Friday, December 19, 2014

All “rewards” programs are not created equal

I was in a store the other day, making what I thought was an $8.99 purchase, according to my quick look at the sign on the shelf. When I got to the register I was surprised to see it ring up at over $15. I thought the clerk had made a mistake. “Oh, that’s the rewards program price.” he said “Do you want to sign up. It only takes a minute.” I was agitate, in a hurry, and really didn’t like the idea although I wasn’t exactly sure why at the time. I paid the $15+ and vowed to shop elsewhere in the future. 

So what’s the big deal? Lots of companies have “rewards” programs. It helps them offer you products you like and you get great deals right? No, not really. I don’t believe that an almost $6 difference in a $15 product is the difference between a normal mark up and a sale. Obviously you are paying a steep penalty for not participating in their data collection program. That’s what bothered me about it. It’s not really a reward. It’s extortion.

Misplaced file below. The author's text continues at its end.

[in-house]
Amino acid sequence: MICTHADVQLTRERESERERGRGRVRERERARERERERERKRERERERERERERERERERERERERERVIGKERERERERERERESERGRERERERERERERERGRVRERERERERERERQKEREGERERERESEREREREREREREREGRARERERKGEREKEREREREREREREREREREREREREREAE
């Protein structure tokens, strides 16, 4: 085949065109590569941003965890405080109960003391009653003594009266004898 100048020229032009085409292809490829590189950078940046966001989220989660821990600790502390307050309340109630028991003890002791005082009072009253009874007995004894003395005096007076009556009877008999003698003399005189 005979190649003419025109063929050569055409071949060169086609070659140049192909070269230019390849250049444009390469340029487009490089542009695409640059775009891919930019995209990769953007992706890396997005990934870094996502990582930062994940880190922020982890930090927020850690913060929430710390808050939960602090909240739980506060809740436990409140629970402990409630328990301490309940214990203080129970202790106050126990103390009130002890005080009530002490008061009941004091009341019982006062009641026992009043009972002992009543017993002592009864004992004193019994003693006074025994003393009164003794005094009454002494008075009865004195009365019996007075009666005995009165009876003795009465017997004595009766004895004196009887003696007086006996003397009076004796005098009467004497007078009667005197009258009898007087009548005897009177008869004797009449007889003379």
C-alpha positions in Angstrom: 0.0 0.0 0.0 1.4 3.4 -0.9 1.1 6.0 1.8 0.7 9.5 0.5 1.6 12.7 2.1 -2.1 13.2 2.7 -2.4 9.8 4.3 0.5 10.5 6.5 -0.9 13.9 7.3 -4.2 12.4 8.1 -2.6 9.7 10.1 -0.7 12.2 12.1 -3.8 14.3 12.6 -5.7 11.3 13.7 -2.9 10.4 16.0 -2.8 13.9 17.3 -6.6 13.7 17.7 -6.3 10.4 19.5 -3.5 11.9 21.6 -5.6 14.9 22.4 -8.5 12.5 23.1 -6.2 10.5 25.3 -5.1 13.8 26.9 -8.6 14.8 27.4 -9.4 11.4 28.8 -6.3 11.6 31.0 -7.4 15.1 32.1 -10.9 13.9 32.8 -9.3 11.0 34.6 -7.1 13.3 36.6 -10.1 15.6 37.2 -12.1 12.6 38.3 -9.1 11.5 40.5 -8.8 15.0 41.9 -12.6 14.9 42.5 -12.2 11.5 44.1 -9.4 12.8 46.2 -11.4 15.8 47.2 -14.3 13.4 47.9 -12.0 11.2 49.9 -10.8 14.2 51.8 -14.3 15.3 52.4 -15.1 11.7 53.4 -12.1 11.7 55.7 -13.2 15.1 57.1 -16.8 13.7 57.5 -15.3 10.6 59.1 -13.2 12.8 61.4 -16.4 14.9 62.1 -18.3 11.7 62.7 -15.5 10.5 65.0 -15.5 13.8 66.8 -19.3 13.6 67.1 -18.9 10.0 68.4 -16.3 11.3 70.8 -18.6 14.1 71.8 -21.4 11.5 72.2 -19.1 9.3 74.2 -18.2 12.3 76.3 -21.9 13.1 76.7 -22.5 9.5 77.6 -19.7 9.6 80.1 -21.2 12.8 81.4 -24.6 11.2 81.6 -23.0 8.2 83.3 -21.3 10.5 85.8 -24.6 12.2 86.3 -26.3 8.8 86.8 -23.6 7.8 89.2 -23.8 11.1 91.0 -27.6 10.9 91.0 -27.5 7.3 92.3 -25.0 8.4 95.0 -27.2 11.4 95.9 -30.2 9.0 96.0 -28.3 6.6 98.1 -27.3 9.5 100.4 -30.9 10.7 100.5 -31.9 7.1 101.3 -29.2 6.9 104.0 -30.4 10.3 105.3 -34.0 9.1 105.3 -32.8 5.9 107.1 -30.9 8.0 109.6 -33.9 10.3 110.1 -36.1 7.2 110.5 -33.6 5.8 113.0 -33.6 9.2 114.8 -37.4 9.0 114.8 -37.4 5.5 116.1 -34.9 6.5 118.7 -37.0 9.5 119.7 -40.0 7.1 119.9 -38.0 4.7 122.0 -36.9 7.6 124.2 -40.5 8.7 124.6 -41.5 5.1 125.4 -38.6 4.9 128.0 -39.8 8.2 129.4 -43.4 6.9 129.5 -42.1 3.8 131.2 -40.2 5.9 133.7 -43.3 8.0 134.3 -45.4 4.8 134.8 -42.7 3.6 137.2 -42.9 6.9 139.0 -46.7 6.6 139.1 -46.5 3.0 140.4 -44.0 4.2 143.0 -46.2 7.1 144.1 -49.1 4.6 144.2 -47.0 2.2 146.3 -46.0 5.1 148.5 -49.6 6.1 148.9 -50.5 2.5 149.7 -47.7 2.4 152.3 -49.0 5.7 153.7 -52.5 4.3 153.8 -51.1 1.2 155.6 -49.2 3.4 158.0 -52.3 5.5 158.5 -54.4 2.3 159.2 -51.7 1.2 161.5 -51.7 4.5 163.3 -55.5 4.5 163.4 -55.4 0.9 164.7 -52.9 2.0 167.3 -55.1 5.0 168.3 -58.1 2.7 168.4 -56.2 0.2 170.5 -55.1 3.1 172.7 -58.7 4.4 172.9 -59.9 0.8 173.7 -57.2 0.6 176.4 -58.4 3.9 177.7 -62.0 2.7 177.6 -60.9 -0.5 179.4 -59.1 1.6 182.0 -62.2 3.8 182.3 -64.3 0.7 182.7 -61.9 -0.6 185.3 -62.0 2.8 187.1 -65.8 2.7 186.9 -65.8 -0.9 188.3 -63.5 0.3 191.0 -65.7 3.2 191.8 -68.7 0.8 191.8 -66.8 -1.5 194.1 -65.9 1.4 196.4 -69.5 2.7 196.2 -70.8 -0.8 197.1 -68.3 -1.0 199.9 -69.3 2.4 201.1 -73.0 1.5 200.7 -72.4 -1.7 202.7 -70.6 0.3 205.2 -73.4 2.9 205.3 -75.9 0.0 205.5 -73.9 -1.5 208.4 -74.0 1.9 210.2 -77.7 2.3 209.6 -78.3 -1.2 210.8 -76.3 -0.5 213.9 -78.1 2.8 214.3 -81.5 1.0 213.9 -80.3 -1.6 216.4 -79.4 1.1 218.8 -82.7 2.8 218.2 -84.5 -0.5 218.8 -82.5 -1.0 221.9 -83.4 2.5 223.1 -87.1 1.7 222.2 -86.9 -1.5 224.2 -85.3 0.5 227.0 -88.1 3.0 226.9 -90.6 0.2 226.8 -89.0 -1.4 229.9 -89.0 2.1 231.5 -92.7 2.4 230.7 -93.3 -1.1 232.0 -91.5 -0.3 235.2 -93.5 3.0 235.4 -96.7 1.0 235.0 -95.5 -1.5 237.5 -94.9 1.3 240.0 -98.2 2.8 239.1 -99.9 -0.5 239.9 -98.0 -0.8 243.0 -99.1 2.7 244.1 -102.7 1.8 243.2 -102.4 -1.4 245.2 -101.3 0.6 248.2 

Not every “rewards” program works this way. For example, I can swipe my Lowes card or not. It doesn’t change the price of anything. It just records my purchase to the benefit of both Lowes and myself. They get information on customer habits. I don’t have to worry about finding a receipt if I should have to return something. Better still, if I decide not to use the card one time, or I forgot it, or it just slips my mind, I don’t get reamed. Auto Zone has a similar program, although after several purchases over $20 you do get a coupon or discount. Office Max’s card also does not make you pay a jacked up price for not having one, but you will get lots of email offers if you do have one.